On January 29, 2013 Hadiya Pendleton, a 15-year-old African-American girl from Chicago, was killed in a drive-by shooting. Hadiya was shot one week after performing at events for President Barack Obama’s second inauguration.
The two suspected shooters told police that Pendleton was not the intended target. The group she was standing with was mistaken for members of a rival gang. In fact, local police stated that there were no indications that anyone in the group was gang-affiliated. Police suspect that the shooters may have mistook somebody in the group as a member of a rival gang encroaching on their turf.
Unfortunately the tragic killing of Hadiya Pendleton was not an isolated incident. David Muhammad, a former Chief Probation Officer, recently wrote, “In 2010, nearly 700 Chicago schoolchildren were shot and 66 of them died. Last year, Mayor Rahm Emanuel attended a memorial for 260 school children who had been killed in just the previous three years.”
While it is a mistake to assume that every gun death involving children is gang- or drug-related, Marian Wright Edelman of the Children’s Defense Fund points out, “The killing of children by gun violence is not new. It has been a relentlessly unreported and under-reported plague that has snuffed out the lives of 119,079 children and teenagers since 1979. That’s an average of 3,721 child and teen deaths every year for 32 years. That’s 4,763 classrooms of 25 children each. The number of children and teens killed by guns since 1979 is two and a half times greater than the number of U.S. military personnel killed in action in the Vietnam (47,434) or Korean (33,739) Wars, and over 22 times greater than American military personnel killed in the wars in Afghanistan (1,712) and in Iraq (3,518).”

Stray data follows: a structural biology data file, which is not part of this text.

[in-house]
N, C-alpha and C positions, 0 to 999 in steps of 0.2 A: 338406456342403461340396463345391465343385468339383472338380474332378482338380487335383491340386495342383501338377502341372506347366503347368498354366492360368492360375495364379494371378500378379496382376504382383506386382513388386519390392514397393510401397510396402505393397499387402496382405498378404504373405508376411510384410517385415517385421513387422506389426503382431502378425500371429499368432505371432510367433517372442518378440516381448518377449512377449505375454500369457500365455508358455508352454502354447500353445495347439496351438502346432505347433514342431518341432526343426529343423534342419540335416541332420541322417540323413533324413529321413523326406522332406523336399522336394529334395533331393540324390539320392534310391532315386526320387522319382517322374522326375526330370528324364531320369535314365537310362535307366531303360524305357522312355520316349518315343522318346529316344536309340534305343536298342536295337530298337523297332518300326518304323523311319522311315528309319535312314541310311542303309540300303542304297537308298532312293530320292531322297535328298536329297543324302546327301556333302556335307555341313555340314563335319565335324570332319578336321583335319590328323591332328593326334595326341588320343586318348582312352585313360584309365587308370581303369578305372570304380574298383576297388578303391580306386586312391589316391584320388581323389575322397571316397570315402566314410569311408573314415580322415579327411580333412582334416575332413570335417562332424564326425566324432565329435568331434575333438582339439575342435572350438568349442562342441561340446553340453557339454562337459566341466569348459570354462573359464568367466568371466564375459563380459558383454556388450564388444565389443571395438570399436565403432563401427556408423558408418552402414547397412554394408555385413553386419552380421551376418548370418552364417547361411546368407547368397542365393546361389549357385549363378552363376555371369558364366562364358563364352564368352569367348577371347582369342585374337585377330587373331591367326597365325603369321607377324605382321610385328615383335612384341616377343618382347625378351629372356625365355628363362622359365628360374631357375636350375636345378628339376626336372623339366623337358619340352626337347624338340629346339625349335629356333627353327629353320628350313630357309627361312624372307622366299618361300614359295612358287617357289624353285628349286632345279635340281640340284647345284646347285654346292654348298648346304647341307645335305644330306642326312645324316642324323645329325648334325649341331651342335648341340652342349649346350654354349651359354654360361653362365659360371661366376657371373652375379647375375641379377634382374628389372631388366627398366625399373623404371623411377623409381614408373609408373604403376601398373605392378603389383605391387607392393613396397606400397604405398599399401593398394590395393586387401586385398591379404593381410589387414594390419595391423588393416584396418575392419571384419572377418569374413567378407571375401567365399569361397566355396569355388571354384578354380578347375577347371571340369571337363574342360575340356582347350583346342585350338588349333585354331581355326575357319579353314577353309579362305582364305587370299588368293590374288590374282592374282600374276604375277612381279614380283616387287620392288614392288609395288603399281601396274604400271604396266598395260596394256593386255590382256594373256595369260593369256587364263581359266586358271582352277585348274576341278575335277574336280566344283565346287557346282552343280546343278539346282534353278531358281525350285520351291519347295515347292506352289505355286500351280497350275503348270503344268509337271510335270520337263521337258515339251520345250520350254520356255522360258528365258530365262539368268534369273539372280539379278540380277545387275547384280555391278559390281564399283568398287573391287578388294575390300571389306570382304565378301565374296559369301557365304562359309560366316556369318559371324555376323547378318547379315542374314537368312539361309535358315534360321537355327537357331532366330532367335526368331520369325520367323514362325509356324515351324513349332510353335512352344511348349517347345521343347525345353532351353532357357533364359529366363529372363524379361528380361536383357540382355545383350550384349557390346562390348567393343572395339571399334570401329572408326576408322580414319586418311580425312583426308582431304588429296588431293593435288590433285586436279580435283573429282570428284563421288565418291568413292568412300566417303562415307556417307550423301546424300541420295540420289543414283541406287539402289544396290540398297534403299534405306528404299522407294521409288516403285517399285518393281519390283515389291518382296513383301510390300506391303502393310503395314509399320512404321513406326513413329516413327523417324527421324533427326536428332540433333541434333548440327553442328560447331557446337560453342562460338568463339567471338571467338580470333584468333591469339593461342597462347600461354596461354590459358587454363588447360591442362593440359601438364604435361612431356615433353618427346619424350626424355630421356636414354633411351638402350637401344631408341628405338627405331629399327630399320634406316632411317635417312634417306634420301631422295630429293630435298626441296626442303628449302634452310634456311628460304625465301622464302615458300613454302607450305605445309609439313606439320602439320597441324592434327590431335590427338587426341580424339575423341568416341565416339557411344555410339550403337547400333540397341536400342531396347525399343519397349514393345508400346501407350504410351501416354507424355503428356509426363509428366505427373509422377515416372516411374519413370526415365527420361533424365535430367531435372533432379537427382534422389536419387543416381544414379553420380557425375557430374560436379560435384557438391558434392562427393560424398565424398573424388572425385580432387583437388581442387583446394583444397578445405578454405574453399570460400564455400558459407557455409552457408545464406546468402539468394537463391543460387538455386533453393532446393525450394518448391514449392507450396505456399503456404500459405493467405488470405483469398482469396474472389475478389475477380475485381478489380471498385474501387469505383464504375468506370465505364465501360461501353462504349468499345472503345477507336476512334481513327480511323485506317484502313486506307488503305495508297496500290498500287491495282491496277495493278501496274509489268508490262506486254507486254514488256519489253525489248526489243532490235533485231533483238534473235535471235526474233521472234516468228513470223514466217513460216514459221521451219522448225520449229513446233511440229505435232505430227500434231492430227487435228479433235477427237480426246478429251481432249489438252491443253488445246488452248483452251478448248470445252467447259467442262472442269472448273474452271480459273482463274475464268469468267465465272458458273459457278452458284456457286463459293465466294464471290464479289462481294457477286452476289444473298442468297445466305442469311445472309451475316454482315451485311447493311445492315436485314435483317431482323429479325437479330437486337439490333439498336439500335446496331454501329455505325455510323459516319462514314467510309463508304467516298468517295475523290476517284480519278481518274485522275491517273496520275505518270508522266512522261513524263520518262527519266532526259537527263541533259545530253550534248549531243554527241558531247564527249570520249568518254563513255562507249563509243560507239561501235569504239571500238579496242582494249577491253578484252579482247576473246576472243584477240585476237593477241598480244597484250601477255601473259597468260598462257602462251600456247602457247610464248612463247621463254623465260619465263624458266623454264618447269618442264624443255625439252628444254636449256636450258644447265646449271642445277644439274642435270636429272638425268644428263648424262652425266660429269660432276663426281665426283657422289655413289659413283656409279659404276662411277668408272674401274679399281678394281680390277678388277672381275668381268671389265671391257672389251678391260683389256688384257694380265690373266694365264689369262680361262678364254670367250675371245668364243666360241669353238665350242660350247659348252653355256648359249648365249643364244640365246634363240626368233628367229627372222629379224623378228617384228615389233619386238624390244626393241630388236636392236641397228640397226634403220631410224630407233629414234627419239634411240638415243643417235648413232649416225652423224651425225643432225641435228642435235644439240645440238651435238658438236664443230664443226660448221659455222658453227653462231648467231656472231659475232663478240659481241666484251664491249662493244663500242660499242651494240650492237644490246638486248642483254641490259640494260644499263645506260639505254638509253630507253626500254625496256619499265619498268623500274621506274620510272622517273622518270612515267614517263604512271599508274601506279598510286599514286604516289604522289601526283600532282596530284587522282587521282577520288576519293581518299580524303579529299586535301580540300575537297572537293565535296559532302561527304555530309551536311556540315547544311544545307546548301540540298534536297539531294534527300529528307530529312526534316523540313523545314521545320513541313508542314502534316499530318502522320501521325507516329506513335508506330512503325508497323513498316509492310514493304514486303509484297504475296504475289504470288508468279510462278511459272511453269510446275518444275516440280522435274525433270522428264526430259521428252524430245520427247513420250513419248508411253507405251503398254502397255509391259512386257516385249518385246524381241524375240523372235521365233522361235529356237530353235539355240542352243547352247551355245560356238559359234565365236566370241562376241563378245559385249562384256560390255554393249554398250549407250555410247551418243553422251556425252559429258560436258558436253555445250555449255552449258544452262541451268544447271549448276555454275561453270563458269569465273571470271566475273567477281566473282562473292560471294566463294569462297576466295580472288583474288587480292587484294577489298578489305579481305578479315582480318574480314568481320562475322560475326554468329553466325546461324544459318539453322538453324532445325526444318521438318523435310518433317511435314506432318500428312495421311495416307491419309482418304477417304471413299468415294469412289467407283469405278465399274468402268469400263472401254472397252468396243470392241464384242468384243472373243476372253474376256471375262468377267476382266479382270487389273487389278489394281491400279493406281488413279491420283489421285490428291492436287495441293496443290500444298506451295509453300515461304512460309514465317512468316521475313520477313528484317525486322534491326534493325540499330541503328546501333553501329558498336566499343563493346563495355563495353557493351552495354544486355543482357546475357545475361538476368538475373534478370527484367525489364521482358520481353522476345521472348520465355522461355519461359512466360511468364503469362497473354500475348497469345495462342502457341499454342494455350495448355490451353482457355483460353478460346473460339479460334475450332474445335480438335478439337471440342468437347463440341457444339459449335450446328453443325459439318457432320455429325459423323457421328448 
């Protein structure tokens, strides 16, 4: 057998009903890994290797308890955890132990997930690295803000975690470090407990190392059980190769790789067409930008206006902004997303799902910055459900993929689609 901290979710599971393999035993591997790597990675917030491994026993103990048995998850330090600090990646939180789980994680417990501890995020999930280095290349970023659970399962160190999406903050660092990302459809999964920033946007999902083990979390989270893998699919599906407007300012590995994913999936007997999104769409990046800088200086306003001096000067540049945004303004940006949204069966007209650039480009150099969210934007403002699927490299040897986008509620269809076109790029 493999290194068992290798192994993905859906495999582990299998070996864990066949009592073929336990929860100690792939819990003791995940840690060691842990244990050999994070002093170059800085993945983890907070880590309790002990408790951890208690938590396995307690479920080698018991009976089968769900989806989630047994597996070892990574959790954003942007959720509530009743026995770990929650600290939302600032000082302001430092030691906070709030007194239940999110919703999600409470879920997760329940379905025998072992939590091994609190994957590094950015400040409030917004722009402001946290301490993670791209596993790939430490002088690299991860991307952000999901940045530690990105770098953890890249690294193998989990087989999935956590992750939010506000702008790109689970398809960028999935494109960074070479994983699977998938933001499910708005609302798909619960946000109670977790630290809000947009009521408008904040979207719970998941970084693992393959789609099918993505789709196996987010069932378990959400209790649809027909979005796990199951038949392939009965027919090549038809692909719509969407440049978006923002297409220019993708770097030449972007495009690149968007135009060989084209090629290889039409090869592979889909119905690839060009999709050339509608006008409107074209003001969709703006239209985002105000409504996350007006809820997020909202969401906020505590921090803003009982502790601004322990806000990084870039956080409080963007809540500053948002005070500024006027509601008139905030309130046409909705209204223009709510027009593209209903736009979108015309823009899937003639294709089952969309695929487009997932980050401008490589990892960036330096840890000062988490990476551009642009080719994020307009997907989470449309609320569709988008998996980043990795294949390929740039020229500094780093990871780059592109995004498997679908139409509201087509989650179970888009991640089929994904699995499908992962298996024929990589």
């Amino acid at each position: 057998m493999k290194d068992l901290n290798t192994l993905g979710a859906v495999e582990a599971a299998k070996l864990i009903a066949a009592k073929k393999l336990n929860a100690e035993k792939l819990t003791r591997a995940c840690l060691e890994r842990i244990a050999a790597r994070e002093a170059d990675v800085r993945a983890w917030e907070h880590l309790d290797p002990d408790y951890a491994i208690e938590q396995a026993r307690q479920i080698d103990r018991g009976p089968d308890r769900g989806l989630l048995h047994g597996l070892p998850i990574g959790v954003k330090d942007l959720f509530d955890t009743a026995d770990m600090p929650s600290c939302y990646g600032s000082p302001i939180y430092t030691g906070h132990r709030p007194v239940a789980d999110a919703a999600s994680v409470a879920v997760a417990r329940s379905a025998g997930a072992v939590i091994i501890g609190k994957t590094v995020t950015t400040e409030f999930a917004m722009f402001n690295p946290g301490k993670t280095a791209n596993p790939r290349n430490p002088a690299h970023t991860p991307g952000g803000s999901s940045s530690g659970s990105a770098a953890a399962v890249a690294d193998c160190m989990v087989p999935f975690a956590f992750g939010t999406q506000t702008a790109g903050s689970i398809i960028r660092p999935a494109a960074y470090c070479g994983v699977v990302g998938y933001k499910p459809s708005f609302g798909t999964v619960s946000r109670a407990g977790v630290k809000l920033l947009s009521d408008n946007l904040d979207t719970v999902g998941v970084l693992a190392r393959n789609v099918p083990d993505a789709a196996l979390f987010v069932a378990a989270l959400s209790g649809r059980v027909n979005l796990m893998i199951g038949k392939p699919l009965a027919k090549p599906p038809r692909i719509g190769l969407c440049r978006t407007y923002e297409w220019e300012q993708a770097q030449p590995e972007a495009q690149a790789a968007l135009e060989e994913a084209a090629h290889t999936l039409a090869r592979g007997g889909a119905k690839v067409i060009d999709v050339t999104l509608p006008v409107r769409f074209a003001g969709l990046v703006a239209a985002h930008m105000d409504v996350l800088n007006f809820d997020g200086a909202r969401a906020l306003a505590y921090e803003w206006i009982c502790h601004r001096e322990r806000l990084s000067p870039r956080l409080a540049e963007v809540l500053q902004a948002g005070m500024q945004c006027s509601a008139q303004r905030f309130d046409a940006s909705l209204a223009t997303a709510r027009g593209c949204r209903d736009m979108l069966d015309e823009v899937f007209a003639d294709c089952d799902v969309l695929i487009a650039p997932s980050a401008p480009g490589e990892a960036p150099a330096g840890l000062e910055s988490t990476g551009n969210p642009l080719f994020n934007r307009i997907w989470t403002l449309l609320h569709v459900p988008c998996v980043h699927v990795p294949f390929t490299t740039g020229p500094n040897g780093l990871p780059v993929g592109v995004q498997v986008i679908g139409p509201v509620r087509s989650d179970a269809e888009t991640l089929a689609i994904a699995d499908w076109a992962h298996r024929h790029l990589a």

Because of Hadiya’s connection to President Obama’s inauguration, her killing became a national story and part of the larger gun violence narrative. While the lessons drawn by most pundits and politicians focus on the need for better gun control to reduce the kind of violence that ended Hadiya’s life, there was seldom any deeper self-reflection on the epidemic culture of violence that lies at the heart of the deaths of so many.
In particular there is seldom any attempt to understand the thought processes that would lead members of a gang to engage in the kind of drive-by shootings that destroy the lives of young people like themselves. The motives of the shooters in these cases are often reduced to convenient stereotypes that serve our need to convince ourselves that the world of gangs is an aberration in an otherwise decent society. We are told that all we need to know is that gangland thugs have no sense of right and wrong; they do not value human life like the rest of us and they need to be locked up or exterminated if necessary.